Is the cost of running a Geothermal heat pump less than an air-based heat pump?
I live in Montreal, Canada and have an oil furnace and standard heat pump. My heat pump runs until -12C at which point the oil furnace takes over full-time. I have a dual-energy electric rate, so the cost of my electricity is about 1c/kWh cheaper when the temp is above -12C, but shoots up to 3x the cost when it is colder than -12C. Although it gets more expensive on the really cold days/nights, it ends up being more profitable the other 95% of the year. Generally speaking, this solution works well. None the less, I go through about 2000-3500L of oil per year (depending on how cold the winters are). At an average cost of about 1$/L, oil alone costs about 3K/year. When I look at my electric bills, they average about 100$/mth, slightly higher in the heat of summer, and in the winter months.
I am now looking at adding floor to my house, and will likely have to do work on the HVAC system. So the obvious question is whether it is worth the $$$ to move to geothermal.
I've already had a quote which seem incredibly expensive, so I have to really sit down and decide if it is worth the investment. Obviously, I realize that I would save the cost of oil every year. However, what can I expect to see in electricity costs? Does a geothermal heat pump require less electricity than a conventional heat-pump? I presume that both use a compressor, so I can't imagine the consumption being that much less significant.
Additionally, do any geothermal systems use fosil-fuel as suppplemental (emergency) heat supply? Or do they all use electric coil only? Does the electric coil get used that often, or is it there truly for emergency purposes?
As you can see, I am very much in the preliminary stages of evaluation (I don't even have plans for the extension drawn up yet), but just wanted to start investigating my options.
Any advice, or good resources that you can offer would be greatly appreciated!
Not as easy a question to answer as one would think.
A heat pump, is not like an element, the amount of heat it produces and the amount of power it use (when running) changes all the time. So a simple comparison can not be made.
So lets assume for ease that the hot side of the heat pump is the same for geo and air source. (a constant). It could be said with small system that the power used by each would be somewhat similar at this constant.
Now we need to look at how much heat energy is produced.
This is simply a function of the energy absorbed from the source plus the energy required to drive the comp.
What determines the efficiency/energy absorbed from the source is the temperature at which the refrigerant boils. The higher the temperature the higher the efficiency, low temp lower efficiency.
So as a simple example.
The ground is 10C, the fluid circulating is 5C and the refirgerant boils at 0C
Air is to 10C, refrigerant boils at 5C
In this example the air source would be better.
But your ambient is much lower
Air is -12C, refrigerants boils at -17C
So the geo is much more efficent plus the geo does not need to defrost, the air does. (even more efficiency)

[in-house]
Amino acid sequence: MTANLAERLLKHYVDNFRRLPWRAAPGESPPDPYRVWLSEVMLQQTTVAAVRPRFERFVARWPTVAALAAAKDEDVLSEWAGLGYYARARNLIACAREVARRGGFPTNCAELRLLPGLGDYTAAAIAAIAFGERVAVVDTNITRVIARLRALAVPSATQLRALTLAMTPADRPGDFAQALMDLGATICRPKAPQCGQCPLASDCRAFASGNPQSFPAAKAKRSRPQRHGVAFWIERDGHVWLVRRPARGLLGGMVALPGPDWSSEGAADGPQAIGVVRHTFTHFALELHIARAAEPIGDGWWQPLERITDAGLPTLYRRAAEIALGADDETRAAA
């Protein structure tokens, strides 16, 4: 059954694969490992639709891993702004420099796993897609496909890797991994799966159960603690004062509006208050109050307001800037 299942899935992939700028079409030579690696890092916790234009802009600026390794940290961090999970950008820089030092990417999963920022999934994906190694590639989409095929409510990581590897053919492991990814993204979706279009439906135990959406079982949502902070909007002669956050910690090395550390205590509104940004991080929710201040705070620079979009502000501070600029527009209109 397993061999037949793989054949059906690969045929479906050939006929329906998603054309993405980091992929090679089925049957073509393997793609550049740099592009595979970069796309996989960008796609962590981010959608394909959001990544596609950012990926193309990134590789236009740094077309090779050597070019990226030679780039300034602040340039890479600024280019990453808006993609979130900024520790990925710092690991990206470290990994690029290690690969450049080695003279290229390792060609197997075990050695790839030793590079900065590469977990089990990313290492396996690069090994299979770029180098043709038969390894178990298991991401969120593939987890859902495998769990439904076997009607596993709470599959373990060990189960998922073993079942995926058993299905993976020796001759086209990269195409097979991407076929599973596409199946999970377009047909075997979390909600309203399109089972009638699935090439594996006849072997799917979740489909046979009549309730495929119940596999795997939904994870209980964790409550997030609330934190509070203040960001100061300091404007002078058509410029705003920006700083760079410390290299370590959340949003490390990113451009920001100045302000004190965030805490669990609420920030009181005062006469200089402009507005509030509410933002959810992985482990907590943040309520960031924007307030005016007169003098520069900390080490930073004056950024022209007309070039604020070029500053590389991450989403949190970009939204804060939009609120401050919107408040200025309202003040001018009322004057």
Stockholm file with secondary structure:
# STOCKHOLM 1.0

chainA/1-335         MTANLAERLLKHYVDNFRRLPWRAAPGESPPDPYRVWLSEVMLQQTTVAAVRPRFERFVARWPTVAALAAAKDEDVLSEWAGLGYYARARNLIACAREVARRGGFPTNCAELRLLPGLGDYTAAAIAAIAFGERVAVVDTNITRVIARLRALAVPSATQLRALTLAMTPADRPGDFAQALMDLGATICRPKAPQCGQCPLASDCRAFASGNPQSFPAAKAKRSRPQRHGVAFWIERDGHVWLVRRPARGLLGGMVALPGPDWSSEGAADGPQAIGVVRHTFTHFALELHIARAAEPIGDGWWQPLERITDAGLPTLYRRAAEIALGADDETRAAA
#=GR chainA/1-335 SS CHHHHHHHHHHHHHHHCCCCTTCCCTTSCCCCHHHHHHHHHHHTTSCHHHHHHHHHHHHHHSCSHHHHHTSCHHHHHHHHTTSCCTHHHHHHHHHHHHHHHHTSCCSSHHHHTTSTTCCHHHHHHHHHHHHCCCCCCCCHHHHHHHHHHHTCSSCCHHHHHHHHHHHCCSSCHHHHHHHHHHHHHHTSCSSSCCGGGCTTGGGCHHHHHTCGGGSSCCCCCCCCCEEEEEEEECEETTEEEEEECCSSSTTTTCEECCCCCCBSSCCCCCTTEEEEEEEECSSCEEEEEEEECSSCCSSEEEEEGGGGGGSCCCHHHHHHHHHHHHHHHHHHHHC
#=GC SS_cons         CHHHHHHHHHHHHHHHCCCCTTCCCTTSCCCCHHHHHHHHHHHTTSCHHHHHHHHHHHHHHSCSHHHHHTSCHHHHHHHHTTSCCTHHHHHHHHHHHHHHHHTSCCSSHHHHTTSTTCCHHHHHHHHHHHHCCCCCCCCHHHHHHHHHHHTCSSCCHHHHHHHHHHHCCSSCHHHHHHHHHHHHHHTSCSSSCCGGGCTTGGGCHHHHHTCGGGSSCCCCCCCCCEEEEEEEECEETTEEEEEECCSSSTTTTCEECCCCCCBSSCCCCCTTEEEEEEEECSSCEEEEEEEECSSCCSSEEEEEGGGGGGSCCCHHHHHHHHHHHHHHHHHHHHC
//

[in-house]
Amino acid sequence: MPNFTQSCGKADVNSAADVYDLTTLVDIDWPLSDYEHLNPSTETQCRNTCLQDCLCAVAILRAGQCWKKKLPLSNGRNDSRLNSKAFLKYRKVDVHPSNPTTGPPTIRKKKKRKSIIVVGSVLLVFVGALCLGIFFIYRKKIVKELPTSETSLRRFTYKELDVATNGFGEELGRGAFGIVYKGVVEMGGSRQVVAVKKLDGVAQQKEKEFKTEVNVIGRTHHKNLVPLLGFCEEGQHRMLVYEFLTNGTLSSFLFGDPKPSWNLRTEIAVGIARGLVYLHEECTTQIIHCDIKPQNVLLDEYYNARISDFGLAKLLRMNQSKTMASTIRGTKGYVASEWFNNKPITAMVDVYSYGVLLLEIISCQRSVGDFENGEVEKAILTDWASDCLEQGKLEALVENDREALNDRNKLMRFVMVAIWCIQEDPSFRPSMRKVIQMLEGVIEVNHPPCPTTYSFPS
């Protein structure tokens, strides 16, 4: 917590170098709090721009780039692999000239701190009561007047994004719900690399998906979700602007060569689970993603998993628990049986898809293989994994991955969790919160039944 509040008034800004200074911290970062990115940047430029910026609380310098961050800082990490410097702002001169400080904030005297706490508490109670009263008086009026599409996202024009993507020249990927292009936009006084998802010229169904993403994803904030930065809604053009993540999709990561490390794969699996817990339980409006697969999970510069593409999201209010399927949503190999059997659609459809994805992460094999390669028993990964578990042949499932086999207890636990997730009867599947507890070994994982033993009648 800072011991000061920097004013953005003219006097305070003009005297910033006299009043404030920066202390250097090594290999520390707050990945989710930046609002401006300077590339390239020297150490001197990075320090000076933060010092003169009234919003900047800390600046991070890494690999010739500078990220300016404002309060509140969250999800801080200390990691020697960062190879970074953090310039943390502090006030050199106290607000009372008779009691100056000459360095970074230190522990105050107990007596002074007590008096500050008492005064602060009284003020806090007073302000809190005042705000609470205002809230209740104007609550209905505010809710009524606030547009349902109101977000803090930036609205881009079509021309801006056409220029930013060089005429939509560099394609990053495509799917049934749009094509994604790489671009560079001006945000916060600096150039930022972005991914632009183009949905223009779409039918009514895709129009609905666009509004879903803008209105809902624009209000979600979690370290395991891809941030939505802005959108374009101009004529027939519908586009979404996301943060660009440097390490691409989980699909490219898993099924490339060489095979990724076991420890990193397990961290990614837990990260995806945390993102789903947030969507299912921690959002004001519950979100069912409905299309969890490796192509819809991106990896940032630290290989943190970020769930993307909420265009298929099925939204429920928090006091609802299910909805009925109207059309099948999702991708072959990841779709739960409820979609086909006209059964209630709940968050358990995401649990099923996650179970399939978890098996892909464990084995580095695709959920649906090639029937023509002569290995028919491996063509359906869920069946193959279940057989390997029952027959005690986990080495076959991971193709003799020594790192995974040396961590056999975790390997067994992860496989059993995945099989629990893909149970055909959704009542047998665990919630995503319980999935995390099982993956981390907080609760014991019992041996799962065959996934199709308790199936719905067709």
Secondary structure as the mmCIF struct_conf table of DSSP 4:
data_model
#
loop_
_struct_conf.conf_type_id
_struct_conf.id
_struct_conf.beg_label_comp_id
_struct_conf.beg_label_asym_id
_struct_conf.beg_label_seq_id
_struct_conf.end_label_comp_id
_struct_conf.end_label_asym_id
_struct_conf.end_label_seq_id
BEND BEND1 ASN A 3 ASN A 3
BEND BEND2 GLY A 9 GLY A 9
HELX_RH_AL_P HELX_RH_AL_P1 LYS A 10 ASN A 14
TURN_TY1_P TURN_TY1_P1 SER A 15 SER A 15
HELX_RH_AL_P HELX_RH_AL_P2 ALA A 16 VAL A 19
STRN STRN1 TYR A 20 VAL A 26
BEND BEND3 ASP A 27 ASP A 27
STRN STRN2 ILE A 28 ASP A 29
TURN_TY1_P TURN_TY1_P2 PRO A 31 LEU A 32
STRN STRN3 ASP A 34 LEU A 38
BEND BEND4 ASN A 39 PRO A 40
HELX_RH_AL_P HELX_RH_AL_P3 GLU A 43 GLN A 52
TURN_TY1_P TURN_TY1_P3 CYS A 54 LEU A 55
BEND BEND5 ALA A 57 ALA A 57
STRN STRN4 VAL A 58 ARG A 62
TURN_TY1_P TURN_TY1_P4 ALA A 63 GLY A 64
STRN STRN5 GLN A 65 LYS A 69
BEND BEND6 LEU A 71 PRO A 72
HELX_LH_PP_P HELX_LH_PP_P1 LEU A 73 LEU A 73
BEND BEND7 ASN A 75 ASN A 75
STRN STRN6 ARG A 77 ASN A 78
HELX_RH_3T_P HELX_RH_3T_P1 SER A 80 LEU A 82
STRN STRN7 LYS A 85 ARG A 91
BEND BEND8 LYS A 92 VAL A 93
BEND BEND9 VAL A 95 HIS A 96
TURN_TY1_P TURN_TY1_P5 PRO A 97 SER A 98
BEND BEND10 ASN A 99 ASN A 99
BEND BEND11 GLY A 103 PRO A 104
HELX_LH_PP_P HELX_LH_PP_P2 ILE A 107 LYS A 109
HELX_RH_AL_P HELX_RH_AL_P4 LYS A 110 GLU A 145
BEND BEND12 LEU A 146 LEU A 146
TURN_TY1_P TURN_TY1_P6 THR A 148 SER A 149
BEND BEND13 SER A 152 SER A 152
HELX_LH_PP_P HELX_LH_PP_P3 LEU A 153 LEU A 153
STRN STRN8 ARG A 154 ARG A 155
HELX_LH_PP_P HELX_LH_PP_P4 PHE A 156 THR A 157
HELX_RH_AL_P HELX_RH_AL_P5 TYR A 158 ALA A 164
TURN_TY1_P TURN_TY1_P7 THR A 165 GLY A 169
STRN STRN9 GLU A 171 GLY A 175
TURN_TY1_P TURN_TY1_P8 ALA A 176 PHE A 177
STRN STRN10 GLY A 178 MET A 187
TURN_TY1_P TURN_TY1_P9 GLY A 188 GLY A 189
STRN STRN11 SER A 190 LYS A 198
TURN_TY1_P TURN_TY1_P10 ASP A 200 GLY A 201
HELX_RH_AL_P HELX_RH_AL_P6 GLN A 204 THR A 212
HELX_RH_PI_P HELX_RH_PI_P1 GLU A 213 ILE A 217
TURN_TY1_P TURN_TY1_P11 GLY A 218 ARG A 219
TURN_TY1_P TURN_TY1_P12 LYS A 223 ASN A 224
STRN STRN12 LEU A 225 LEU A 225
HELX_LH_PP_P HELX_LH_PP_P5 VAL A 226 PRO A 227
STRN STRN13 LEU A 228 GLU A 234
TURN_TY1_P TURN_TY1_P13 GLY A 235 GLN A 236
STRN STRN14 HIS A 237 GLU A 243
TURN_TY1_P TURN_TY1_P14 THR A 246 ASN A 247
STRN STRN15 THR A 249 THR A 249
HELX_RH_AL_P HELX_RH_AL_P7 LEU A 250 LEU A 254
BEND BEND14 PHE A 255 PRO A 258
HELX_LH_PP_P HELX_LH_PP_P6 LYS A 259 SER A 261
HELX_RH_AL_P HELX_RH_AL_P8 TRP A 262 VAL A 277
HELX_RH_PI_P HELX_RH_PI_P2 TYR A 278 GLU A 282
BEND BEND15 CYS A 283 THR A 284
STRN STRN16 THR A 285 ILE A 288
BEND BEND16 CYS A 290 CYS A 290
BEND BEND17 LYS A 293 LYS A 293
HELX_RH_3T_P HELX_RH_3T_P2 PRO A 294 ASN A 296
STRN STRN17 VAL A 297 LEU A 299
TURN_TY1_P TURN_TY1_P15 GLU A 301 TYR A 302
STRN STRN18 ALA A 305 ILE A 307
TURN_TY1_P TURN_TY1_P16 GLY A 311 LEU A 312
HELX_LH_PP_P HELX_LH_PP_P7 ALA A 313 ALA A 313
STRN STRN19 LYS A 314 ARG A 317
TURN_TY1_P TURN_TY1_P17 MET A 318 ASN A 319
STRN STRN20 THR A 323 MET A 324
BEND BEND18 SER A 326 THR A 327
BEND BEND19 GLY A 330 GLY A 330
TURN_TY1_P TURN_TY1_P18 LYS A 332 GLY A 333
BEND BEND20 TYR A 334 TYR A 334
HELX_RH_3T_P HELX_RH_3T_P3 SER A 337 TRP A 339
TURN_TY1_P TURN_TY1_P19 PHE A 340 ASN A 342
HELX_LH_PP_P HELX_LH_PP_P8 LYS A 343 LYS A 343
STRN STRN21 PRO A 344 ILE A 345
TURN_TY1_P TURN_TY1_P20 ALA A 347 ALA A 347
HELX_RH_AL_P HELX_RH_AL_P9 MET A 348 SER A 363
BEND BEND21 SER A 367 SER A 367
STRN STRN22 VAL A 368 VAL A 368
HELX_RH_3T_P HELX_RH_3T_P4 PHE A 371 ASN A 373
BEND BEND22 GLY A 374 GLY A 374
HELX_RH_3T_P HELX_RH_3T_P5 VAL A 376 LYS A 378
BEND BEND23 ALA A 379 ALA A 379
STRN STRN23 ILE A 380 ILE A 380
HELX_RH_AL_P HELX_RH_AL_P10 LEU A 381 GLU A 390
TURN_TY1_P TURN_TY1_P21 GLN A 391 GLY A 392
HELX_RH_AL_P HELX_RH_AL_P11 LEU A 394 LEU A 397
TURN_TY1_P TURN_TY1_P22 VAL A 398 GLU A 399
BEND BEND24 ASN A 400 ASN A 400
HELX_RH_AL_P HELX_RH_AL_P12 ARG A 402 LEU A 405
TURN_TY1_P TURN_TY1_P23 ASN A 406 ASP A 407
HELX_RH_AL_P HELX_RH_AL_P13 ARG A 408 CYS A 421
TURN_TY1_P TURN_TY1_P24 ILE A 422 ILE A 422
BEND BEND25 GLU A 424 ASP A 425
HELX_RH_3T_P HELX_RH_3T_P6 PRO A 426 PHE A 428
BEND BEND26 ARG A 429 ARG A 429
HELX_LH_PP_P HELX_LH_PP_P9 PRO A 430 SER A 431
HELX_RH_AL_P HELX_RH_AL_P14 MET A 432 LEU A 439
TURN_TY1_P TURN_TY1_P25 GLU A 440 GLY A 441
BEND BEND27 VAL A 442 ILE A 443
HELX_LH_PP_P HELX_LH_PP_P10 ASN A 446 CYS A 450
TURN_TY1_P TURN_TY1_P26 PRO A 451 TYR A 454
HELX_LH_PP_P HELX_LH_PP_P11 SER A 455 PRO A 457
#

If the ambient only goes below 10C for 5 days a year, then you would go air source, but if it much colder for longer periods then geo maybe a better option.
Also remember that the colder the ambient more heat you require so the heat pump (either one will be running long per day)
When you find the correct installer in your area they will be able to provide you with the anticipated operating cost per year based on the results of the manual J. It will then be an easy comparison between what you have now and what you would pay going forward.
Geo is NOT for everyone. there are just to many factors to consider in different places in the states, let alone the world. You allready identified one, the cost per kw.
Geo can be backed up with fossil, electric, or be designed for 100% coverage. Get on the net and find another installer to get a quote from or at least do a design for you.
I would highly recommend looking into a Mitsubishi Zuba system.
For some reason I learn more with my mouth shut
Thanks for the tip. I presume you have experience with these systems? I did take a quick look at their site and it seems too good to be true. Whereas a conventional HP ends up being inefficient around -10C, this one is listed to be as efficient at -30C as +30C.
Originally Posted by turkey
I guess the big question then is if it is significantly more expensive than traditional ones? Otherwise, I would expect these to be used all over the place here, and yet, I don't think I have ever seen one outside anyone's house.
Do they still require a defrost cycle like a conventional unit? It would appear that one no longer needs supplemental heat source except in the case of emergencies using something like this. Is the power draw consistent with a conventional HP, or lower?
If it is as efficient as it claims, does this not make it as efficient as geo-thermal, yet at a fraction of cost since there is no need for the drilled heat-exchanger?
Thanks for the info!
You do have an opportunity to reduce the heat load of your building first. Look up "passivehaus" and see if you can apply some of the ideas to your house. If you are putting another floor on the house, it is possible, if done right, to have a bigger house with the same or lesser heat loss than the original house.
If you can do this, and use radiant floors, then your options are even better. An ASHP (possibly with solar) might work well with a simple element in the tank for extra boost but this depends on your cost to drill wells for Geo.
Yes it is as good as they say, yes it out performs geo in many applications, yes it needs a defrost which it does in under two minutes. Find a mits dealer in your area to come out and go over the system with you all my customers some former geo owners are extremely happy with this system
For some reason I learn more with my mouth shut